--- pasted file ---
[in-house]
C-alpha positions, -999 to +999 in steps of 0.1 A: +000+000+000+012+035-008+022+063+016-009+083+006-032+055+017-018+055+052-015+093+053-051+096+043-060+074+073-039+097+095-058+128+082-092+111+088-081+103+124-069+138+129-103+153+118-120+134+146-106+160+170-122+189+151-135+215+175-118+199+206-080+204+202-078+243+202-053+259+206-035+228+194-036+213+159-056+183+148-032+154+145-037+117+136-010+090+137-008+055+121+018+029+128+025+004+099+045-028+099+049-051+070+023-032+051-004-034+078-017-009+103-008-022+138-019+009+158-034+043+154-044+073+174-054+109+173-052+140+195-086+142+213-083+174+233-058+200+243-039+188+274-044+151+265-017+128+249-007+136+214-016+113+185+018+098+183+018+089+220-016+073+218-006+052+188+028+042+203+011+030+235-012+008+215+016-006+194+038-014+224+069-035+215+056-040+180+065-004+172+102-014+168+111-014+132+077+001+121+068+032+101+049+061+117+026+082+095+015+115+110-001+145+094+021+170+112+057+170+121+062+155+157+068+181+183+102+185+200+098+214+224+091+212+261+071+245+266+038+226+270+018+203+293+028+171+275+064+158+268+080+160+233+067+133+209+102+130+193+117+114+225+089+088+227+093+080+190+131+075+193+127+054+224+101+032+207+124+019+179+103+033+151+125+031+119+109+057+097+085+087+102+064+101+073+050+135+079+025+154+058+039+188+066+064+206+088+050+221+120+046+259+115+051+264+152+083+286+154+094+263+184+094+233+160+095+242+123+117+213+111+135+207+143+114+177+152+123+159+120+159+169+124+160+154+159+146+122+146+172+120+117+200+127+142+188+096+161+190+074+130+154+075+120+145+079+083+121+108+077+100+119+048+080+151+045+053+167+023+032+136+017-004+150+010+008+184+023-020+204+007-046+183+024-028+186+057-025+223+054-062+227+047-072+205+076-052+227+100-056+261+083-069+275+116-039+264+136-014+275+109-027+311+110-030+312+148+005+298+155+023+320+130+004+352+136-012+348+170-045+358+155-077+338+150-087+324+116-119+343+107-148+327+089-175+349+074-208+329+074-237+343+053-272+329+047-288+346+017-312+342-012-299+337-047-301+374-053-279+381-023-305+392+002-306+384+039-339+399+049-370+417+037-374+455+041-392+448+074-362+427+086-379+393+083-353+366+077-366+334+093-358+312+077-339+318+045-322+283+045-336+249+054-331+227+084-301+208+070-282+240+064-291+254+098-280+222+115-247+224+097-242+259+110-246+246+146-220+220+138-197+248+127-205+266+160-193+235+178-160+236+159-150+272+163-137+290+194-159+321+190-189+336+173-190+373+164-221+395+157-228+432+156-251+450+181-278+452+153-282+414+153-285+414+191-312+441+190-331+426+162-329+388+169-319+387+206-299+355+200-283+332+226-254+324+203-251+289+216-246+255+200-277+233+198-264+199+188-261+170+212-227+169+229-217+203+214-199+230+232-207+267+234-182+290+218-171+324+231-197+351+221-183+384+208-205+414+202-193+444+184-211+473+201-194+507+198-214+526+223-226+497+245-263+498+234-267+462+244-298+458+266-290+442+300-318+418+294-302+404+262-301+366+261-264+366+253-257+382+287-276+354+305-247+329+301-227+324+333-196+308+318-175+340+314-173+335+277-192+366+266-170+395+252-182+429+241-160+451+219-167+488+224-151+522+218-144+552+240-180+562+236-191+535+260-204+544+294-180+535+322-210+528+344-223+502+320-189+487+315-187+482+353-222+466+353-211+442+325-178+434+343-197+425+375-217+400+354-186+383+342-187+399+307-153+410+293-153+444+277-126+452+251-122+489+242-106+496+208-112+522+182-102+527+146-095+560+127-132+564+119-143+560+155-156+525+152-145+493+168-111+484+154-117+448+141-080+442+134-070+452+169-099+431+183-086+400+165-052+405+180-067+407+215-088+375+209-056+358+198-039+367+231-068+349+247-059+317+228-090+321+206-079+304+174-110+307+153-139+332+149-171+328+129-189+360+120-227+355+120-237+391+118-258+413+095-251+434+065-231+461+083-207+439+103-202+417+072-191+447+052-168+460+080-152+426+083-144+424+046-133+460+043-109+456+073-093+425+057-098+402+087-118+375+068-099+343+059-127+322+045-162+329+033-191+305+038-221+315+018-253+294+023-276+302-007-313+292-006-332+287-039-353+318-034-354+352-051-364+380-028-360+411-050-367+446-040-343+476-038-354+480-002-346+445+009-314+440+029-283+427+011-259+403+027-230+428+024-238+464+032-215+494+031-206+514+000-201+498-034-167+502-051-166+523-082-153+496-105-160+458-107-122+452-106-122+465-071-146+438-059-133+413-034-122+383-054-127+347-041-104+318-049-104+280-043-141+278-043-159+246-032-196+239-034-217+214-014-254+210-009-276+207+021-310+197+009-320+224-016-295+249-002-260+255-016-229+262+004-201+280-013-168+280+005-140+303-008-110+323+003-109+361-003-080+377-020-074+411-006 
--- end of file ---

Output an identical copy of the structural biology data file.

[in-house]
C-alpha positions, -999 to +999 in steps of 0.1 A: +000+000+000+012+035-008+022+063+016-009+083+006-032+055+017-018+055+052-015+093+053-051+096+043-060+074+073-039+097+095-058+128+082-092+111+088-081+103+124-069+138+129-103+153+118-120+134+146-106+160+170-122+189+151-135+215+175-118+199+206-080+204+202-078+243+202-053+259+206-035+228+194-036+213+159-056+183+148-032+154+145-037+117+136-010+090+137-008+055+121+018+029+128+025+004+099+045-028+099+049-051+070+023-032+051-004-034+078-017-009+103-008-022+138-019+009+158-034+043+154-044+073+174-054+109+173-052+140+195-086+142+213-083+174+233-058+200+243-039+188+274-044+151+265-017+128+249-007+136+214-016+113+185+018+098+183+018+089+220-016+073+218-006+052+188+028+042+203+011+030+235-012+008+215+016-006+194+038-014+224+069-035+215+056-040+180+065-004+172+102-014+168+111-014+132+077+001+121+068+032+101+049+061+117+026+082+095+015+115+110-001+145+094+021+170+112+057+170+121+062+155+157+068+181+183+102+185+200+098+214+224+091+212+261+071+245+266+038+226+270+018+203+293+028+171+275+064+158+268+080+160+233+067+133+209+102+130+193+117+114+225+089+088+227+093+080+190+131+075+193+127+054+224+101+032+207+124+019+179+103+033+151+125+031+119+109+057+097+085+087+102+064+101+073+050+135+079+025+154+058+039+188+066+064+206+088+050+221+120+046+259+115+051+264+152+083+286+154+094+263+184+094+233+160+095+242+123+117+213+111+135+207+143+114+177+152+123+159+120+159+169+124+160+154+159+146+122+146+172+120+117+200+127+142+188+096+161+190+074+130+154+075+120+145+079+083+121+108+077+100+119+048+080+151+045+053+167+023+032+136+017-004+150+010+008+184+023-020+204+007-046+183+024-028+186+057-025+223+054-062+227+047-072+205+076-052+227+100-056+261+083-069+275+116-039+264+136-014+275+109-027+311+110-030+312+148+005+298+155+023+320+130+004+352+136-012+348+170-045+358+155-077+338+150-087+324+116-119+343+107-148+327+089-175+349+074-208+329+074-237+343+053-272+329+047-288+346+017-312+342-012-299+337-047-301+374-053-279+381-023-305+392+002-306+384+039-339+399+049-370+417+037-374+455+041-392+448+074-362+427+086-379+393+083-353+366+077-366+334+093-358+312+077-339+318+045-322+283+045-336+249+054-331+227+084-301+208+070-282+240+064-291+254+098-280+222+115-247+224+097-242+259+110-246+246+146-220+220+138-197+248+127-205+266+160-193+235+178-160+236+159-150+272+163-137+290+194-159+321+190-189+336+173-190+373+164-221+395+157-228+432+156-251+450+181-278+452+153-282+414+153-285+414+191-312+441+190-331+426+162-329+388+169-319+387+206-299+355+200-283+332+226-254+324+203-251+289+216-246+255+200-277+233+198-264+199+188-261+170+212-227+169+229-217+203+214-199+230+232-207+267+234-182+290+218-171+324+231-197+351+221-183+384+208-205+414+202-193+444+184-211+473+201-194+507+198-214+526+223-226+497+245-263+498+234-267+462+244-298+458+266-290+442+300-318+418+294-302+404+262-301+366+261-264+366+253-257+382+287-276+354+305-247+329+301-227+324+333-196+308+318-175+340+314-173+335+277-192+366+266-170+395+252-182+429+241-160+451+219-167+488+224-151+522+218-144+552+240-180+562+236-191+535+260-204+544+294-180+535+322-210+528+344-223+502+320-189+487+315-187+482+353-222+466+353-211+442+325-178+434+343-197+425+375-217+400+354-186+383+342-187+399+307-153+410+293-153+444+277-126+452+251-122+489+242-106+496+208-112+522+182-102+527+146-095+560+127-132+564+119-143+560+155-156+525+152-145+493+168-111+484+154-117+448+141-080+442+134-070+452+169-099+431+183-086+400+165-052+405+180-067+407+215-088+375+209-056+358+198-039+367+231-068+349+247-059+317+228-090+321+206-079+304+174-110+307+153-139+332+149-171+328+129-189+360+120-227+355+120-237+391+118-258+413+095-251+434+065-231+461+083-207+439+103-202+417+072-191+447+052-168+460+080-152+426+083-144+424+046-133+460+043-109+456+073-093+425+057-098+402+087-118+375+068-099+343+059-127+322+045-162+329+033-191+305+038-221+315+018-253+294+023-276+302-007-313+292-006-332+287-039-353+318-034-354+352-051-364+380-028-360+411-050-367+446-040-343+476-038-354+480-002-346+445+009-314+440+029-283+427+011-259+403+027-230+428+024-238+464+032-215+494+031-206+514+000-201+498-034-167+502-051-166+523-082-153+496-105-160+458-107-122+452-106-122+465-071-146+438-059-133+413-034-122+383-054-127+347-041-104+318-049-104+280-043-141+278-043-159+246-032-196+239-034-217+214-014-254+210-009-276+207+021-310+197+009-320+224-016-295+249-002-260+255-016-229+262+004-201+280-013-168+280+005-140+303-008-110+323+003-109+361-003-080+377-020-074+411-006 